Daily Updates

May 11, 2013

Hangers help archives director identify graves

RUSSELLVILLE, Ala. (AP) — Chris Ozbirn stood directly over a gravestone with her hands loosely gripping two straightened-out metal clothes hangers.

Ozbirn, director of the Franklin County Archives, has used the hangers many times after she has straightened them, removed their hook and bent them about 90 degrees at one end to serve as a handle.

With that, the hanger was ready for Ozbirn’s work. Standing alongside a grave, she held the hangers parallel to each other over the grave and the hangers came together, forming an “X.” Ozbirn then walked the length of the grave. After walking for several feet, the hangers again moved to where they were parallel to each other.

“You can tell if it’s an adult grave by walking the length of it,” she said. “It comes back out straight after you come to the end of the grave. If it had done so after a shorter distance, I would have known it’s a child’s grave. The average adult’s grave is 93 inches long.”

Ozbirn said no one is certain why the hangers cross each other over a body, but that oddity has served as a valuable tool in searching for grave sites.

“There are so many unmarked graves, and this tells us that someone is buried at a location,” she said.

There’s an additional twist to the phenomenon: When the hangers are positioned over the head or foot of a grave, they move left if a female is buried there and right if it’s a male.

As director of the archives, Ozbirn often helps descendants search cemeteries to find or verify burial locations of their ancestors.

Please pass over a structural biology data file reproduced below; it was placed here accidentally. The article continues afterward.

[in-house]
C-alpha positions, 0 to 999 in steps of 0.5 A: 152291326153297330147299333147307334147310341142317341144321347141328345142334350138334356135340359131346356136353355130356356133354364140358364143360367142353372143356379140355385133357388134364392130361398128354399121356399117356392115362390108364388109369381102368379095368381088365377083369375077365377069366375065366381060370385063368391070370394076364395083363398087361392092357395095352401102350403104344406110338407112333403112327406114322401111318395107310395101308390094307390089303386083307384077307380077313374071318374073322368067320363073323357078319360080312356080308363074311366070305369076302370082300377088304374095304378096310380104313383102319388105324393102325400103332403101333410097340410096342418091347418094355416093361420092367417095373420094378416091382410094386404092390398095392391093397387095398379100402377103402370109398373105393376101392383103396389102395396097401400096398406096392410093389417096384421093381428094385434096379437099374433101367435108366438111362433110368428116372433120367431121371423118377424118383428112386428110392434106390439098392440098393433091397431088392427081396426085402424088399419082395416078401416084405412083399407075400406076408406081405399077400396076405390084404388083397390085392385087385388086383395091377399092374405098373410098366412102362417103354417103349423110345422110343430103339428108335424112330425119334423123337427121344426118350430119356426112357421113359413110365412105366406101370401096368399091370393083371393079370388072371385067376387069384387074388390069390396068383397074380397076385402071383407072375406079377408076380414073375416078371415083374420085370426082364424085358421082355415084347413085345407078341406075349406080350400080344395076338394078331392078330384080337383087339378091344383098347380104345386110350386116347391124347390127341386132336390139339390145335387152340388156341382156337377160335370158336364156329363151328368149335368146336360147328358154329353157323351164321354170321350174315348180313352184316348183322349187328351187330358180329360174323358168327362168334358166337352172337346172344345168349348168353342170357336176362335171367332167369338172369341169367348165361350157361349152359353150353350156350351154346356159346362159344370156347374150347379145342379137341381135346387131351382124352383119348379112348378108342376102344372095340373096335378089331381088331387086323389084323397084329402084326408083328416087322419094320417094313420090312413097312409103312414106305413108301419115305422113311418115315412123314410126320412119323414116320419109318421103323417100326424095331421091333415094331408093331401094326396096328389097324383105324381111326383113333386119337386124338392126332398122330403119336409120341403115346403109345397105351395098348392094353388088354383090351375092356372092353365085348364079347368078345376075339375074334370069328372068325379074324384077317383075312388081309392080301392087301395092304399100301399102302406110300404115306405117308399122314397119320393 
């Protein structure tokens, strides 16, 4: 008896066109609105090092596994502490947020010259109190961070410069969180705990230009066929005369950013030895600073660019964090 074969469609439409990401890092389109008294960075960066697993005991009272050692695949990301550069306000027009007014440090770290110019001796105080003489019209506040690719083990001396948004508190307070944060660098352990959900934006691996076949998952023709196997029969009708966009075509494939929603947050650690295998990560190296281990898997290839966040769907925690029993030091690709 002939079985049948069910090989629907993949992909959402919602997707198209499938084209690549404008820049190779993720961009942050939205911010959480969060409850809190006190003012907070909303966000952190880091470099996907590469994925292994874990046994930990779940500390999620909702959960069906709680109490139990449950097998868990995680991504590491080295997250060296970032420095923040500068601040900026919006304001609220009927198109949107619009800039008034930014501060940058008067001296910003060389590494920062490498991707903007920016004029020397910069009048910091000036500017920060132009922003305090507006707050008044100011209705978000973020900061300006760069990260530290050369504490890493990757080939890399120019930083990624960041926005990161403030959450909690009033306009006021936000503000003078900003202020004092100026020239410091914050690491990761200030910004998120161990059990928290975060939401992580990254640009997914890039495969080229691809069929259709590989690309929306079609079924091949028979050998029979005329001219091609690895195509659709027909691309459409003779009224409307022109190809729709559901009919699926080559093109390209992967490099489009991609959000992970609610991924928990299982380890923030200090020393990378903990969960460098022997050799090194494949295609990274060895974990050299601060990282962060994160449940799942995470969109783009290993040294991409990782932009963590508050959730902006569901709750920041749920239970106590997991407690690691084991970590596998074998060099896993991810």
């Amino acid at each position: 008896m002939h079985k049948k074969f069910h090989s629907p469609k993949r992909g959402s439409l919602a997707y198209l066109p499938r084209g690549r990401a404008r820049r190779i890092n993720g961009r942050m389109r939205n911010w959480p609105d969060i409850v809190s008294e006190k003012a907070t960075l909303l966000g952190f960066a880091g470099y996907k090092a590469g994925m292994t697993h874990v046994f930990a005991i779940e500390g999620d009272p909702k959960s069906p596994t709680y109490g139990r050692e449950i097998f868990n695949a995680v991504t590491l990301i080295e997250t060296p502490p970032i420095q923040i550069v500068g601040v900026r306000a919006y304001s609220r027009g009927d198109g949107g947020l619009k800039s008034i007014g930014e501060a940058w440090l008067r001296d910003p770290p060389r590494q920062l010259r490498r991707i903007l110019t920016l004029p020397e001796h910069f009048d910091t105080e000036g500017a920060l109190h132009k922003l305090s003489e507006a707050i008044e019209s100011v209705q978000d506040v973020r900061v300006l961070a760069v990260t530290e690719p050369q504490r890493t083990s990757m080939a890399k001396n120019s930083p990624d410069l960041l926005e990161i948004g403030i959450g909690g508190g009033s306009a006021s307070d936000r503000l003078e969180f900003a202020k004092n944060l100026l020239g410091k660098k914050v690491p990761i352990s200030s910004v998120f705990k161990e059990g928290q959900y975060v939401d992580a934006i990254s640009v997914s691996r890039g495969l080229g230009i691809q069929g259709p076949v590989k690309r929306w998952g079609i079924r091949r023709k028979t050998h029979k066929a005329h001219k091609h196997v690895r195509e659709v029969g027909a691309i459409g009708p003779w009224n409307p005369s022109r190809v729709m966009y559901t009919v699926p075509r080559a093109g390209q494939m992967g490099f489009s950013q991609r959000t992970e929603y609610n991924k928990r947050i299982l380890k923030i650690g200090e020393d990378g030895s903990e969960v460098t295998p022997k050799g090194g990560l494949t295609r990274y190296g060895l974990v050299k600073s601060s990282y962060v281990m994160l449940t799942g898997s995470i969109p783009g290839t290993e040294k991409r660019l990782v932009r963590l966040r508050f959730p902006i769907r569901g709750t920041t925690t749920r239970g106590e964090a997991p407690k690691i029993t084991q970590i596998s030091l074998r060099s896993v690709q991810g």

Along the way, Ozbirn learned the hanger trick. One day in 2006, two women from Texas came into the archives office and told her they were conducting family research.

They all drove to a cemetery. Ozbirn told the women she knew approximately the location of their ancestor’s grave, but the grave did not have a headstone.

“They said that’s not a problem, and they went to the car and got a coat hanger,” she said.

The women brought out a pair of straightened hangers and walked along the area. Soon, the hangers crossed, indicating the grave’s location while Ozbirn looked on in astonishment. She asked about the hangers.

“They said they’re just ordinary coat hangers, and they cut the hook and bent them for a handle,” Ozbirn said. “I said, ‘yeah, right,’ and she said, “I promise it works every time.’ “

Ozbirn tried it and discovered it worked. She said she has researched grave dowsing, as it’s called, online and read theories about physical elements of a corpse’s body playing a role in the phenomenon, but she does not know the validity of the theories.

“Whenever I show this to somebody, I make them do it, too, so they’ll know it’s not just something that this crazy red-headed woman came up with,” Ozbirn joked.

She said there are practical purposes for using the dowsing method. For example, she has come across cases in which a descendent knew that a husband and wife were buried side by side at a specific location of an unmarked grave or worn grave marker, but didn’t know which grave was the husband and which was the wife.

Dowsing allowed Ozbirn to identify the gender so they could properly mark the graves.

Ozbirn takes genealogy and history seriously and said dowsing plays another important role, in that it attracts others to genealogy.

“People really get involved when you show them this,” she said. “It’s the most amazing thing I’ve ever seen and I’ve been doing genealogy for 27 years. Anytime you can get somebody interested in genealogy, it’s a great thing.”

 

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